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Nov 4 2014

How I Taught My Son to Fail

By at 9:53 am

Teaching My Son to Fail

This past summer, I taught my child to fail.

This must defy some canon of parenthood, which compels us to equip our children with all the things they need to succeed.

But by summer’s end, my husband and I had exhausted our bag of tricks (and our patience) trying to teach almost-6-year old Emmet to ride his two-wheel bike: the same bike from which he had begged us to remove the training wheels, after watching a younger neighbor zipping around on two wheels.

At first, we tried balancing him on the bike without pedaling, so that he could feel the sensation of instability. Read the rest of this entry →

Jul 23 2013

I’d Rather Make My Husband Happy Than My Kids

By at 3:42 pm
silhouette illustration long hair

Long hair he wants? Long hair he gets.

I’ve suspected it for a while now, but it didn’t hit me–in concrete words–until the other day: I’d rather make my husband happy than my kids.

I do all sorts of things to make my husband happy.

He likes my hair long, so I keep it long. (Even though it’s a pain to maintain and, in the summertime, hot and sticky, as well.)

You know how they say that women dress for other women? So, so not true in my case. I could not care less about clothes or fashion. (If you don’t believe me, ask my mother. She begs to take me shopping so I might update the wardrobe I haven’t changed since roughly the late 1990s.) I dress exclusively for my husband. He likes to see me in long skirts and tight-fitting and/or cleavage baring tops. So I try to wear long skirts and tight-fitting and/or cleavage baring tops. When appropriate. I obviously don’t wear those to work. To work, I wear clothes from roughly the late 1990s.

For dinner, I try to cook what he likes to eat. (Though not everything he likes to eat. I am still worried about his weight.) Read the rest of this entry →

Nov 12 2012

Don’t Do Your Kids’ Homework

By at 11:55 am

colored pencilsThough our kids typically take the bus to school, not long ago I was one of the many 4th grade parents on the elementary school campus.

Parental chauffeuring was necessary in order to safely transport book projects from home to school. As I walked down the hallway, I was treated to an eyeful of lovely, highly-decorated, well-designed dioramas. Sophisticated and polished. Ones that looked NOTHING like the one Lilly had made. Read the rest of this entry →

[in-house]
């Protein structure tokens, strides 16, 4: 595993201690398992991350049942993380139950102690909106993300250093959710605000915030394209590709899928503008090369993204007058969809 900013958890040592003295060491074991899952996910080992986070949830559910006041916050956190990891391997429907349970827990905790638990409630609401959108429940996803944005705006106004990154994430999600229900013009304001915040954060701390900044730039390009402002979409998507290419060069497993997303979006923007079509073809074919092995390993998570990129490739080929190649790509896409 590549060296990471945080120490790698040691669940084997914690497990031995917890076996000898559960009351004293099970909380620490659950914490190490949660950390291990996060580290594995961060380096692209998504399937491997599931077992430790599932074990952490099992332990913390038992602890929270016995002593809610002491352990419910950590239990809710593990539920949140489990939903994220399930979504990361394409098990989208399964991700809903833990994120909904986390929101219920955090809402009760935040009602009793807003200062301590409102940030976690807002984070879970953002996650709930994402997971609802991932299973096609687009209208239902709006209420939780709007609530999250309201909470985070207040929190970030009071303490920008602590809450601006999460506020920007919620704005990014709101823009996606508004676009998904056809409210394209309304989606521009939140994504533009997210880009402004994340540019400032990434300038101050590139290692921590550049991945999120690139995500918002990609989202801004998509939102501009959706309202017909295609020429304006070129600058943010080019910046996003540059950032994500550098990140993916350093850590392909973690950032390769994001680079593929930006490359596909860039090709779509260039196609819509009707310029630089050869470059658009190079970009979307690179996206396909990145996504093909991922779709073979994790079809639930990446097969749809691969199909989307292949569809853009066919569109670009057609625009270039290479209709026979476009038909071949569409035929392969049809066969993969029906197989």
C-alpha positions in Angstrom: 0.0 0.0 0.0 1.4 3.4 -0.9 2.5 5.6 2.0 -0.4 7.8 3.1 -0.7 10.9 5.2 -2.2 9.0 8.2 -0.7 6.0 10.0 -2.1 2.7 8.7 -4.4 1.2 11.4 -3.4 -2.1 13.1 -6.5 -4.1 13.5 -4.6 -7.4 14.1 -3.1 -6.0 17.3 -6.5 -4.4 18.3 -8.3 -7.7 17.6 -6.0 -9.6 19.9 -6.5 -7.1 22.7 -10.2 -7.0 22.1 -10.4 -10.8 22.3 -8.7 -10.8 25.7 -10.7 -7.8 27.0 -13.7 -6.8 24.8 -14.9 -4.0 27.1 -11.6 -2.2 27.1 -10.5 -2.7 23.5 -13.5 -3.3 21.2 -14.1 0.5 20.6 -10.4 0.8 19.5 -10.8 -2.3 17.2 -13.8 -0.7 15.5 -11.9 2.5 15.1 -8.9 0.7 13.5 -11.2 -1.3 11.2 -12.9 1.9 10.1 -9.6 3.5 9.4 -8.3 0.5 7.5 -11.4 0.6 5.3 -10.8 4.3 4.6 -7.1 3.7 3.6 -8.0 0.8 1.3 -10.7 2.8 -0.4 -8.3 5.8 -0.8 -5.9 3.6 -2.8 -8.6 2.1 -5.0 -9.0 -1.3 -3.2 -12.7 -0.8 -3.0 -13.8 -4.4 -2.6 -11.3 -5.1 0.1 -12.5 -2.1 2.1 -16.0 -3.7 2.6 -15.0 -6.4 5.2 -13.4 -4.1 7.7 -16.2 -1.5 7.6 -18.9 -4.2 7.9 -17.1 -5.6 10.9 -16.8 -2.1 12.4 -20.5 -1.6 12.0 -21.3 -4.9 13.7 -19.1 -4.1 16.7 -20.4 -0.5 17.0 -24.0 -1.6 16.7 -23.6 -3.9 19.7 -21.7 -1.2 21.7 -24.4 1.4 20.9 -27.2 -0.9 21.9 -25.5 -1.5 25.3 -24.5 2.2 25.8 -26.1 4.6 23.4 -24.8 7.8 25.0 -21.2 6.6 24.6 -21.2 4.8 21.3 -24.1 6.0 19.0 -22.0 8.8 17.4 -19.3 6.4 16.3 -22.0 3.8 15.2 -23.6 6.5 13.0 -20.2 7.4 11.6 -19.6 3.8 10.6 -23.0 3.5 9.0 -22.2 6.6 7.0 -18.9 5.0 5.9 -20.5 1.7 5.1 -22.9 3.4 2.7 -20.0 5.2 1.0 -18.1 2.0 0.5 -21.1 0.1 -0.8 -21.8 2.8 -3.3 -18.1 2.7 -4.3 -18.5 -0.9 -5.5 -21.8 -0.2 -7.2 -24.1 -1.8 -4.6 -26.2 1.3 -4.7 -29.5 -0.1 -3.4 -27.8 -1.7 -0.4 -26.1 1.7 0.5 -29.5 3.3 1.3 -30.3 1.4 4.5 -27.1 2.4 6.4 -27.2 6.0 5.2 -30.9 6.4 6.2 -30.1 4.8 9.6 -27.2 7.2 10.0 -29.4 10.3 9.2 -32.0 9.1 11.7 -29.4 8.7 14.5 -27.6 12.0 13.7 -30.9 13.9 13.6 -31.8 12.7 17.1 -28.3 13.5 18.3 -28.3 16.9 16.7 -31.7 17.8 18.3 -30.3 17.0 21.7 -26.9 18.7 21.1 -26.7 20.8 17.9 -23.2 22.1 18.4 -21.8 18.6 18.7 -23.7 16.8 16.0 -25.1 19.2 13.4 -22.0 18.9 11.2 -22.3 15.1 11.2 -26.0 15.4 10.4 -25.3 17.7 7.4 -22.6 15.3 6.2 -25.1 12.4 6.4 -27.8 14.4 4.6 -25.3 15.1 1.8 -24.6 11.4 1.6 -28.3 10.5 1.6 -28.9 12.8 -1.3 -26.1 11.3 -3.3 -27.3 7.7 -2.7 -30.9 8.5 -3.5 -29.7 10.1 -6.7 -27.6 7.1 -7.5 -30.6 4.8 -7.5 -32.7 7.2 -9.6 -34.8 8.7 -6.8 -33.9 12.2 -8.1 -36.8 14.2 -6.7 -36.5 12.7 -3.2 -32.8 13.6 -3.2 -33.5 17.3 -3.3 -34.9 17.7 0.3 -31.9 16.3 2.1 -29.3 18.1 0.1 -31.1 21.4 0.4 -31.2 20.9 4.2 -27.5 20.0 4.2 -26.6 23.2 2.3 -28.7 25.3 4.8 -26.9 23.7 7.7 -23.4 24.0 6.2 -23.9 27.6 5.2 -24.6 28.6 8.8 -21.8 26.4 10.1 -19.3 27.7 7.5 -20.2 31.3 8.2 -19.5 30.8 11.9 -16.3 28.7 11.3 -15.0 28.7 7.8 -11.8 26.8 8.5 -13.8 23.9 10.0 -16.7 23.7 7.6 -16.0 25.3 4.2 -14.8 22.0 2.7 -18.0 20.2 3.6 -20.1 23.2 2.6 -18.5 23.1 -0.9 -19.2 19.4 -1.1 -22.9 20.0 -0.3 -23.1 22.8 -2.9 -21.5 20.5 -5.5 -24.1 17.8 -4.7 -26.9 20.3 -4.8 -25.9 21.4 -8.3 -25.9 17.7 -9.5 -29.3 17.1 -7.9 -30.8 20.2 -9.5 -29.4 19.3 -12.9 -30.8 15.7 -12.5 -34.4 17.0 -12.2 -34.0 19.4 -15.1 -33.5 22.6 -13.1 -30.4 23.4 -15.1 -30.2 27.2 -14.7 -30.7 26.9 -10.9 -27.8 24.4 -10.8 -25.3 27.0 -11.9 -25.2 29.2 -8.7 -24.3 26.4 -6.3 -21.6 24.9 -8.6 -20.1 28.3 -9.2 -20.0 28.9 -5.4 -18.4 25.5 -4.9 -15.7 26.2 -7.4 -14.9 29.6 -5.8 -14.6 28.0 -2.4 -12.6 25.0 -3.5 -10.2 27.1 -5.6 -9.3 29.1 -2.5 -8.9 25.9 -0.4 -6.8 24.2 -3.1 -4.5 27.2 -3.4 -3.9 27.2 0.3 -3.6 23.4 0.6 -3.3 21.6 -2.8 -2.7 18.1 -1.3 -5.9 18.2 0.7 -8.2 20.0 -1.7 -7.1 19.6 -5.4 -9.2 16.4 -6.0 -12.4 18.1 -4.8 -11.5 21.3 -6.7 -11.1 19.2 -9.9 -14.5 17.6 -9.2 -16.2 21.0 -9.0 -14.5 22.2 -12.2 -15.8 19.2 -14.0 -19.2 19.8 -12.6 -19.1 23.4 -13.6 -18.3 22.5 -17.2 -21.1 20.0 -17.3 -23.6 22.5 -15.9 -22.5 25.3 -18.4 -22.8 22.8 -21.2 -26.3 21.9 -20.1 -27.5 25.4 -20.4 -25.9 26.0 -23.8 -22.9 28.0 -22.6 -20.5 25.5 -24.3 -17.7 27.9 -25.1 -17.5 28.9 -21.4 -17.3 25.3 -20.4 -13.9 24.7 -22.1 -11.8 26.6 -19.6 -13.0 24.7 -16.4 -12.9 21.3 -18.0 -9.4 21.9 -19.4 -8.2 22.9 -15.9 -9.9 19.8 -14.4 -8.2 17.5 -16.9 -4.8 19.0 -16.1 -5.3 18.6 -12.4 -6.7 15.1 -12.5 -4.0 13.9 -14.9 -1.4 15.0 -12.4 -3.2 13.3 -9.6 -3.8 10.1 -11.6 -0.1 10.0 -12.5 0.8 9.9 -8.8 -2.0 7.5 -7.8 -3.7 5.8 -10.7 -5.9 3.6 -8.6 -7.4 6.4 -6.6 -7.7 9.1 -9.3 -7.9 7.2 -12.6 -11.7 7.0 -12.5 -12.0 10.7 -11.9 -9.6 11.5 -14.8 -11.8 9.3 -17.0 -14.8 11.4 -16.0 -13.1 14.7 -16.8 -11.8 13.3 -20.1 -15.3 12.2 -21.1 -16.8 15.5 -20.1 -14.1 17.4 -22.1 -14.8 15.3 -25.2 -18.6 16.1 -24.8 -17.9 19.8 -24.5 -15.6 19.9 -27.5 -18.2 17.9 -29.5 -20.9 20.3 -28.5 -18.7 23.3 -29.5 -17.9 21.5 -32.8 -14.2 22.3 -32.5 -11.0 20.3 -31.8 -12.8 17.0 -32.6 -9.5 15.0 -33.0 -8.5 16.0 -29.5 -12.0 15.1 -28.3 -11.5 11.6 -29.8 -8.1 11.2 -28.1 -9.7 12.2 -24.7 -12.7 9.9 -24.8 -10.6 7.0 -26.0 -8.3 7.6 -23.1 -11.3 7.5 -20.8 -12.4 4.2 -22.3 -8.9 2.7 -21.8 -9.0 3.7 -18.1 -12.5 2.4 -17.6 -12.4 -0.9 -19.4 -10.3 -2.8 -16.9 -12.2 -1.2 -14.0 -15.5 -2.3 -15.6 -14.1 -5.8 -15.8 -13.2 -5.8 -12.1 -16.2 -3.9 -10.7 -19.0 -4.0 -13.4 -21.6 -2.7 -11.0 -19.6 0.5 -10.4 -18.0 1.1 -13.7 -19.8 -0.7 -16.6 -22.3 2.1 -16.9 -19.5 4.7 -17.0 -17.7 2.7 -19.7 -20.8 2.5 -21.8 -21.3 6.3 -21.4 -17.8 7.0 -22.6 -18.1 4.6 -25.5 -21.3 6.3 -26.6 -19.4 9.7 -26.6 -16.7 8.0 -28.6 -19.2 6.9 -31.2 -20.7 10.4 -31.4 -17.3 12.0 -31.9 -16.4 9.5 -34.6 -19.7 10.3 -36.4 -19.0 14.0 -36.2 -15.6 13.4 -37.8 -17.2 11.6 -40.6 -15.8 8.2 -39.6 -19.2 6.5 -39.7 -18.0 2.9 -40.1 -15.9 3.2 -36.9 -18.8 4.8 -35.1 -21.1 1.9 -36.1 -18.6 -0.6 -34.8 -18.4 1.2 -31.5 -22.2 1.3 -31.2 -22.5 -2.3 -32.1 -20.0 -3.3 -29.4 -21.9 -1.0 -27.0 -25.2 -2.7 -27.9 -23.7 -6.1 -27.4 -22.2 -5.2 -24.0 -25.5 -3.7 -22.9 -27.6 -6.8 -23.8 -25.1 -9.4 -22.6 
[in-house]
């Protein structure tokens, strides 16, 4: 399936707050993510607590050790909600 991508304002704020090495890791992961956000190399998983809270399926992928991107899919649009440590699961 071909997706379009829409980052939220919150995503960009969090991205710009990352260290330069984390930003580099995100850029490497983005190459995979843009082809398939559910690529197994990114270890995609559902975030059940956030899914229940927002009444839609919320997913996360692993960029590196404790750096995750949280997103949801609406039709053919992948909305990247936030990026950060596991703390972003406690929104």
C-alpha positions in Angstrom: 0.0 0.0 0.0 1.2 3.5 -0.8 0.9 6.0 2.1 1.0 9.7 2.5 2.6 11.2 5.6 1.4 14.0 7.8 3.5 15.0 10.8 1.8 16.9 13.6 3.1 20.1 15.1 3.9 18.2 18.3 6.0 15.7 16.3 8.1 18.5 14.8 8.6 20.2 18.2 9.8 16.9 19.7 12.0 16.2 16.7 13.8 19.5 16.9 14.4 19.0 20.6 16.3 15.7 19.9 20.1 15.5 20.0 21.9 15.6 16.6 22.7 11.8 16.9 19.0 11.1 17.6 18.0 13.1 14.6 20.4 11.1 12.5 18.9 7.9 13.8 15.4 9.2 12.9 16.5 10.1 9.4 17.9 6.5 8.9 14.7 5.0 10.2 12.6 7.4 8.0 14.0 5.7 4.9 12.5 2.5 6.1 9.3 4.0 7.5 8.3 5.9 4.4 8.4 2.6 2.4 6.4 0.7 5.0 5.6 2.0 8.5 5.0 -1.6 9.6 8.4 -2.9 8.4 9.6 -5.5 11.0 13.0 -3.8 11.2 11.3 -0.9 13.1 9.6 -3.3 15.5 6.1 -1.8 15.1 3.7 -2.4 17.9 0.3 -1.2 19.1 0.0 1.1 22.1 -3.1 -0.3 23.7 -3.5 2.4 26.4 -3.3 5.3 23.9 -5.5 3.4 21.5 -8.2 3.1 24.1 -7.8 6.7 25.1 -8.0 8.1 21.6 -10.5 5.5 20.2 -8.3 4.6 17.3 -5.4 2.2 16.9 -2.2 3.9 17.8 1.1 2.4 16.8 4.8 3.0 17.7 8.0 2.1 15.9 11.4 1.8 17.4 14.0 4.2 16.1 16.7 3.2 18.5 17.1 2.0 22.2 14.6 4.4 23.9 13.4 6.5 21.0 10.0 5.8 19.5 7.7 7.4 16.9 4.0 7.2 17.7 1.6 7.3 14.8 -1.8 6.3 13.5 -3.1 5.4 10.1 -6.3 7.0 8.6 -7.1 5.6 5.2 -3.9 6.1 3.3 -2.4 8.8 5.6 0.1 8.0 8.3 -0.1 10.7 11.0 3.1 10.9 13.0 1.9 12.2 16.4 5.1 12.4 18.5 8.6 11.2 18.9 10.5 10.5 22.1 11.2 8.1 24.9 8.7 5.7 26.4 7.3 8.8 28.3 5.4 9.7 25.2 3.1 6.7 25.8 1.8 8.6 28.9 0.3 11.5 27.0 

May 30 2012

Breaking My Child’s Arm, and Other Parenting Fails

By at 10:22 am

boy with broken arm in castWhile I wrote about the multitude of ways I’ve failed professionally, and how I make a point of telling my children all about it and even encouraging them to fail, as well, I realized, after the fact, that one area of failure I’d managed to leave out (consciously? Unconsciously?) was my parenting failures.

Let’s rectify that right now, shall we?

When my oldest son was 4 years old, he got into the habit of shrieking everything. This, as you may imagine, was not pleasant. My husband and I told him to pipe down and, when that didn’t work, we yelled for him to pipe down. (Yes, I can see the irony now. But, when you’re in the moment, it seems to make perfect sense.) He didn’t. So we yelled at him some more. Read the rest of this entry →

May 14 2012

I’m a Failure… and So Are My Kids!

By at 2:47 pm

failed stampI didn’t sell any books last week. This may not seem like such a big deal. Except for the fact that I’ve pretty much bet the house and staked my reputation as a writer on the brand new, as yet untested notion that readers are ready for enhanced ebooks, i.e. my previously published novels “pimped out” with video, audio, and other multimedia features. Guess not.

In addition, a magazine pitch of mine was rejected as being too much like something they’d just assigned to someone else, while a completed piece was more or less re-written prior to publication.

I can’t wait to tell my kids about it. Read the rest of this entry →


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